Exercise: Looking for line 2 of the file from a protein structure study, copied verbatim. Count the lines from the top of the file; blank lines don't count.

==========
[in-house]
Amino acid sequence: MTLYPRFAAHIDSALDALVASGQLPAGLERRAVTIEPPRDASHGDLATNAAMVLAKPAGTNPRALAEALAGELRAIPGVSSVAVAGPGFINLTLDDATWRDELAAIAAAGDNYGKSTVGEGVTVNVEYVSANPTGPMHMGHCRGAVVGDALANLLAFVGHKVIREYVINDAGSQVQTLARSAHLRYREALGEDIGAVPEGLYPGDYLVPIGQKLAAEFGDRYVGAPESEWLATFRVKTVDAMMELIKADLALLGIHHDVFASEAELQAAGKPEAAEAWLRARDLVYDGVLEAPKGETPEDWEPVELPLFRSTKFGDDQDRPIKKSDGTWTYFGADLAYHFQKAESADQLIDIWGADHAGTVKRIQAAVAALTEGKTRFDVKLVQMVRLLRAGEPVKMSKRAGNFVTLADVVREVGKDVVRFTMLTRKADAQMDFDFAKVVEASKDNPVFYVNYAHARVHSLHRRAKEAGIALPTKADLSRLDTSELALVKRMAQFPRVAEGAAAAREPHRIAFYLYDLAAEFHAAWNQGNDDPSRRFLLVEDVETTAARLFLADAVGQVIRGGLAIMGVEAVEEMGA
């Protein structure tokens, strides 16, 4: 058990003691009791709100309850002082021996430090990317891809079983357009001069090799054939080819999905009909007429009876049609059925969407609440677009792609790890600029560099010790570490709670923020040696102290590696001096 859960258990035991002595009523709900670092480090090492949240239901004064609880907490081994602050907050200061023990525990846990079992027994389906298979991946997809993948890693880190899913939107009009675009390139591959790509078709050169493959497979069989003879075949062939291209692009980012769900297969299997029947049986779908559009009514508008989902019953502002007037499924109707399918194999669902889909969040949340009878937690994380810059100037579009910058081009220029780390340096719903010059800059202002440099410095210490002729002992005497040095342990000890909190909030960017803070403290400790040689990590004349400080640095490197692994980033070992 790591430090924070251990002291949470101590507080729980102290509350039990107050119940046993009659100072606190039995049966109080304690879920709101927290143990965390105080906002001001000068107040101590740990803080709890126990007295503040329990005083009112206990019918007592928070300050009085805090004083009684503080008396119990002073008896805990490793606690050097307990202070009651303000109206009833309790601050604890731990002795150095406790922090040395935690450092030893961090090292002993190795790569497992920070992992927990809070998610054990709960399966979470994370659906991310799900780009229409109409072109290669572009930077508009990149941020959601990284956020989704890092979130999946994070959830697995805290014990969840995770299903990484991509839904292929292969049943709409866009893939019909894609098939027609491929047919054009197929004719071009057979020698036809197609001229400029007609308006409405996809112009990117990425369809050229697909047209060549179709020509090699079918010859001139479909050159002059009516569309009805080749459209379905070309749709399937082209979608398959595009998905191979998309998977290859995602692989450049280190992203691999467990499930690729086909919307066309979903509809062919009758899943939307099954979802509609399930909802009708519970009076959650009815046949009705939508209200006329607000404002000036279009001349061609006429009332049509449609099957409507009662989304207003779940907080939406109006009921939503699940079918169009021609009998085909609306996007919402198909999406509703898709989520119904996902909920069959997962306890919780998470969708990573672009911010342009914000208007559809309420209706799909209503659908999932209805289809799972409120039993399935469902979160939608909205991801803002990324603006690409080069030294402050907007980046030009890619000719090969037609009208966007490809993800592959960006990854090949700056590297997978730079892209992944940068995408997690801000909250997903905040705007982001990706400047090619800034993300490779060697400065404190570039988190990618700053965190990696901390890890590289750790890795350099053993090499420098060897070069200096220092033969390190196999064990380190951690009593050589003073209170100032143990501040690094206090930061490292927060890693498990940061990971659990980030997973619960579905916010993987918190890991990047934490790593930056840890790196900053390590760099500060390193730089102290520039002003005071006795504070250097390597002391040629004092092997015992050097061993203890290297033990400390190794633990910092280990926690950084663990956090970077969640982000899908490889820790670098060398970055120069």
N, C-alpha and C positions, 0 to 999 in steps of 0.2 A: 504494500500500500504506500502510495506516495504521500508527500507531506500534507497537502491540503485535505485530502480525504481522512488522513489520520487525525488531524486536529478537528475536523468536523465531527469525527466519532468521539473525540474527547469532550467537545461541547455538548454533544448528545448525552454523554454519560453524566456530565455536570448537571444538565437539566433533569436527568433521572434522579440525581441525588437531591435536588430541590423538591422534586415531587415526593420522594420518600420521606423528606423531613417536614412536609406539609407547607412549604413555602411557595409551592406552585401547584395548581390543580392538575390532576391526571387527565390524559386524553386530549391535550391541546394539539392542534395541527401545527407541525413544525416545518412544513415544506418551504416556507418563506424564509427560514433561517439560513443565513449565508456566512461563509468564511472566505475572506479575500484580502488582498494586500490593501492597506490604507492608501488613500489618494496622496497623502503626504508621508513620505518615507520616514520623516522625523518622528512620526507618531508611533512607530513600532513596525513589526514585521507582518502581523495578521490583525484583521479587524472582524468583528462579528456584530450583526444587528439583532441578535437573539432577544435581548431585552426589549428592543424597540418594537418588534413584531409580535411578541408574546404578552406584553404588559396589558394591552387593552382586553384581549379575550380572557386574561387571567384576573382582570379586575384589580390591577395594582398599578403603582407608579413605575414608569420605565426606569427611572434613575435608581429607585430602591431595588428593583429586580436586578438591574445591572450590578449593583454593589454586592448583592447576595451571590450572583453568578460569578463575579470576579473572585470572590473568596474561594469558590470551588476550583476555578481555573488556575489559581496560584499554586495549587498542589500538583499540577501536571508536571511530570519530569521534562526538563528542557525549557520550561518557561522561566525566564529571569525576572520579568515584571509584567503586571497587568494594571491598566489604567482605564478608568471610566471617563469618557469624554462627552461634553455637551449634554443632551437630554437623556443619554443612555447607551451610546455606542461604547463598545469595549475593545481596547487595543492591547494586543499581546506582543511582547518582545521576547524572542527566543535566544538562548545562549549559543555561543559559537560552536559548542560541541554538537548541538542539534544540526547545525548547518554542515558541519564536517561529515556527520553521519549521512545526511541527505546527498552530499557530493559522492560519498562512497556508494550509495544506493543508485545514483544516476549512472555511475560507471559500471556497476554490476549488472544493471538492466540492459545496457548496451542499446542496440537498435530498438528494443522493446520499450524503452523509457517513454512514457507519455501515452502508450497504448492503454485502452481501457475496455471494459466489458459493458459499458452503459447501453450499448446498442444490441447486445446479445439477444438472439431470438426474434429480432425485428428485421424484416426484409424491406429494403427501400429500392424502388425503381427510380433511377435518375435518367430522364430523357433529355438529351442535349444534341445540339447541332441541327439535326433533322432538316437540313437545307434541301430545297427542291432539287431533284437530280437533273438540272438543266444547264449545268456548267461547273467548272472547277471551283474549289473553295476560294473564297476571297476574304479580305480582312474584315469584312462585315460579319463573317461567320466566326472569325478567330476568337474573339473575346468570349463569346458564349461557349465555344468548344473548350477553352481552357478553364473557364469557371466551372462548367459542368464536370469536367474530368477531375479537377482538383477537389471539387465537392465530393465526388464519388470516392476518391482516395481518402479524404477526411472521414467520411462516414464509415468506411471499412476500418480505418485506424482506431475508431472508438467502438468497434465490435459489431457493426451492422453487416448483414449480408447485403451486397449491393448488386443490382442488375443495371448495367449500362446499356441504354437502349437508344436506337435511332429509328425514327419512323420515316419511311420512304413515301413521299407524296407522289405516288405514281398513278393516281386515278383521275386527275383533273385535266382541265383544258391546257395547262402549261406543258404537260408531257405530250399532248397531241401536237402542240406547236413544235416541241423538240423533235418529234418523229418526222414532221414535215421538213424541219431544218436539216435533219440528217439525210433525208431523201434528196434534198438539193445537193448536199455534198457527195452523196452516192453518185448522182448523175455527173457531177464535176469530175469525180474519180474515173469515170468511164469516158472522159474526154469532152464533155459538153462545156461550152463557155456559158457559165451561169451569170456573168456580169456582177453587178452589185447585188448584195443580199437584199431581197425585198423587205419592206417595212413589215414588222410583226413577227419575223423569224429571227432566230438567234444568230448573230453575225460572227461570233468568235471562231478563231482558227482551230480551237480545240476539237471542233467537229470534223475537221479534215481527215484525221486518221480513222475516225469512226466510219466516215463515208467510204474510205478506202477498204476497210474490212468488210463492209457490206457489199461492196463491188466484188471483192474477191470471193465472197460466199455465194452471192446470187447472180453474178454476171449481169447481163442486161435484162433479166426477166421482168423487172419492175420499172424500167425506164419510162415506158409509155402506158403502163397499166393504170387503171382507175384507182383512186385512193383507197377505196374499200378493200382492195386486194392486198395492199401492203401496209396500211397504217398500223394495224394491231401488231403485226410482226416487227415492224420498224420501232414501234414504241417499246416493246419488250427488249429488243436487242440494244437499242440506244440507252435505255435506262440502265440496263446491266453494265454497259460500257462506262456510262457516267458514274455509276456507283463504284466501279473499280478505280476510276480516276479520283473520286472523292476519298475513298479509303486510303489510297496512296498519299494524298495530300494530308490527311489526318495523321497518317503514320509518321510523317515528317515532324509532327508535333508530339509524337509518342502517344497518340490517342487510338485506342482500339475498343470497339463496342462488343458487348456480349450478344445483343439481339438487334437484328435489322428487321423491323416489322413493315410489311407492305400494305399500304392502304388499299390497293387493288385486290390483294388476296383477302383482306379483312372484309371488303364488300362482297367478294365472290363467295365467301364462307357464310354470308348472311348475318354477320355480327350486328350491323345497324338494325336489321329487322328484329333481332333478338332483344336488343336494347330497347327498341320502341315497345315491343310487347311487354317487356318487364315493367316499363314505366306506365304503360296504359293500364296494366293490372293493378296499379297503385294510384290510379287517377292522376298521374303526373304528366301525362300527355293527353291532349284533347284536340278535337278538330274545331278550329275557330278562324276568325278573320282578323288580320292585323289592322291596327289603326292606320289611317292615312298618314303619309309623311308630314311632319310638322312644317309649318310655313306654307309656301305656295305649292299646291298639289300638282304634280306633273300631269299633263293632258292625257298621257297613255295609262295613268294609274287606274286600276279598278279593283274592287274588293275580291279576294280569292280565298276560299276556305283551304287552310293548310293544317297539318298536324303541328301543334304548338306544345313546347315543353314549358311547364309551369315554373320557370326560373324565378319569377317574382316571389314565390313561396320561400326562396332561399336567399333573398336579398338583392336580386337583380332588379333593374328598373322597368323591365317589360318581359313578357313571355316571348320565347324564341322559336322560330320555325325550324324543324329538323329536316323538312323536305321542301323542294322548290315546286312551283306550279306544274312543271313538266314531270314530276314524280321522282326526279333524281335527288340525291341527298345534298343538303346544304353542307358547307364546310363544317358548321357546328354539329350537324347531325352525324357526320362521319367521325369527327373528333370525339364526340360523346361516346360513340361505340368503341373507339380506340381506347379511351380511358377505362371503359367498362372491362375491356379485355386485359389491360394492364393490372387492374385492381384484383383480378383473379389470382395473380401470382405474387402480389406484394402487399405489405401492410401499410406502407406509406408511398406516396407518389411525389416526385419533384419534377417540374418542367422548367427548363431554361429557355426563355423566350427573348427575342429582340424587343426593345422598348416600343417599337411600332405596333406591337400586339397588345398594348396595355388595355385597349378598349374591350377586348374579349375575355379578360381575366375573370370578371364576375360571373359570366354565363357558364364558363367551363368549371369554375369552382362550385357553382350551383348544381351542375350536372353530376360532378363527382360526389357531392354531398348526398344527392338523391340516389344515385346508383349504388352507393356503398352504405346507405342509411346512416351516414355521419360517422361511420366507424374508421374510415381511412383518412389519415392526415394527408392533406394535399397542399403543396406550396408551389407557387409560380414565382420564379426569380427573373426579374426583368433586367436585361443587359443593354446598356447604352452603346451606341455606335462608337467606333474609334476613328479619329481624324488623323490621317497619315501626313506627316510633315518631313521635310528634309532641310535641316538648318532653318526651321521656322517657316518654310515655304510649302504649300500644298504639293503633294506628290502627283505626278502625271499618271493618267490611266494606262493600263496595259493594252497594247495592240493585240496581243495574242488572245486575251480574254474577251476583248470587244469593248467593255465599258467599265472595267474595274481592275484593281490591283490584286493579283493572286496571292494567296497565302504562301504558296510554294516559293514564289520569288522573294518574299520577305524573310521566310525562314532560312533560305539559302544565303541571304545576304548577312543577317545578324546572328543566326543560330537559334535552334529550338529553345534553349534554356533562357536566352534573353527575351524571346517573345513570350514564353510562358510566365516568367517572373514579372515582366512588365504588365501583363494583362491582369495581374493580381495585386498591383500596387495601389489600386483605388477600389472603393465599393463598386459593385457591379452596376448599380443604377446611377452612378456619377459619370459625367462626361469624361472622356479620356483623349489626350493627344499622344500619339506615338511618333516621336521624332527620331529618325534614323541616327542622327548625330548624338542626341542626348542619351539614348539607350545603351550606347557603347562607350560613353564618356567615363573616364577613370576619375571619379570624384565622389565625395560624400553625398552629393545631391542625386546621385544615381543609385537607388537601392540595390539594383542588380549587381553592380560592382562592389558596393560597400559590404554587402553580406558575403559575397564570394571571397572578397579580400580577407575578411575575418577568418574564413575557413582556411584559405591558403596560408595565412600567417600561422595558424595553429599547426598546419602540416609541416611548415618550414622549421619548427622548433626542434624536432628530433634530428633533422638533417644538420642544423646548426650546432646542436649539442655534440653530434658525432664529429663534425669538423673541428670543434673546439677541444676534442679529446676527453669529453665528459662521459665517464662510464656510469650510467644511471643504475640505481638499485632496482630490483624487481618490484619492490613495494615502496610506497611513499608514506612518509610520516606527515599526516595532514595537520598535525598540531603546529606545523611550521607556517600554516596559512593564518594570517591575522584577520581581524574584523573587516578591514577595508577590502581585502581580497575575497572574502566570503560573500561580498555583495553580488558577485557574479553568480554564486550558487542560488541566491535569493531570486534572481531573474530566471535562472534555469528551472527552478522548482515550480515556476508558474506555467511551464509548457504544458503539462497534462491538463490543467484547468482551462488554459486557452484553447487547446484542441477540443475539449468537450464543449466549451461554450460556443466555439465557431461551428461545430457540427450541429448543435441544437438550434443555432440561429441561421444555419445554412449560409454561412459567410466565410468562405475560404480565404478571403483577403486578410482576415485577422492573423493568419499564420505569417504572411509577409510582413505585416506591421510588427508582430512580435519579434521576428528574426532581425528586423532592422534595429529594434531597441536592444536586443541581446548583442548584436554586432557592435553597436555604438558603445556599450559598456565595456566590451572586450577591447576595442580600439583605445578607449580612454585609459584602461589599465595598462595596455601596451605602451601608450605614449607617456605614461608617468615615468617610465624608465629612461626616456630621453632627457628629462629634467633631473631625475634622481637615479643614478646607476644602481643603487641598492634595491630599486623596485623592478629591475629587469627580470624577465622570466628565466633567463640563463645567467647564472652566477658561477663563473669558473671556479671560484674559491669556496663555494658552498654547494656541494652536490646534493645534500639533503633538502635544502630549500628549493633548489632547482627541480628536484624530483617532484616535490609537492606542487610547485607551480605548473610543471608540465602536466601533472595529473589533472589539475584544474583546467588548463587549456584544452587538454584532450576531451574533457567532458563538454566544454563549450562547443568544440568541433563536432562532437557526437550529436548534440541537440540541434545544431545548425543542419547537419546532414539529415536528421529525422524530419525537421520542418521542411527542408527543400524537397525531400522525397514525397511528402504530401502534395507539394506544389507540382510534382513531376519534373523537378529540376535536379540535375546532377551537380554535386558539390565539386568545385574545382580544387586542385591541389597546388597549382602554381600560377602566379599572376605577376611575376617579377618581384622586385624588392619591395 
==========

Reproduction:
Amino acid sequence: MTLYPRFAAHIDSALDALVASGQLPAGLERRAVTIEPPRDASHGDLATNAAMVLAKPAGTNPRALAEALAGELRAIPGVSSVAVAGPGFINLTLDDATWRDELAAIAAAGDNYGKSTVGEGVTVNVEYVSANPTGPMHMGHCRGAVVGDALANLLAFVGHKVIREYVINDAGSQVQTLARSAHLRYREALGEDIGAVPEGLYPGDYLVPIGQKLAAEFGDRYVGAPESEWLATFRVKTVDAMMELIKADLALLGIHHDVFASEAELQAAGKPEAAEAWLRARDLVYDGVLEAPKGETPEDWEPVELPLFRSTKFGDDQDRPIKKSDGTWTYFGADLAYHFQKAESADQLIDIWGADHAGTVKRIQAAVAALTEGKTRFDVKLVQMVRLLRAGEPVKMSKRAGNFVTLADVVREVGKDVVRFTMLTRKADAQMDFDFAKVVEASKDNPVFYVNYAHARVHSLHRRAKEAGIALPTKADLSRLDTSELALVKRMAQFPRVAEGAAAAREPHRIAFYLYDLAAEFHAAWNQGNDDPSRRFLLVEDVETTAARLFLADAVGQVIRGGLAIMGVEAVEEMGA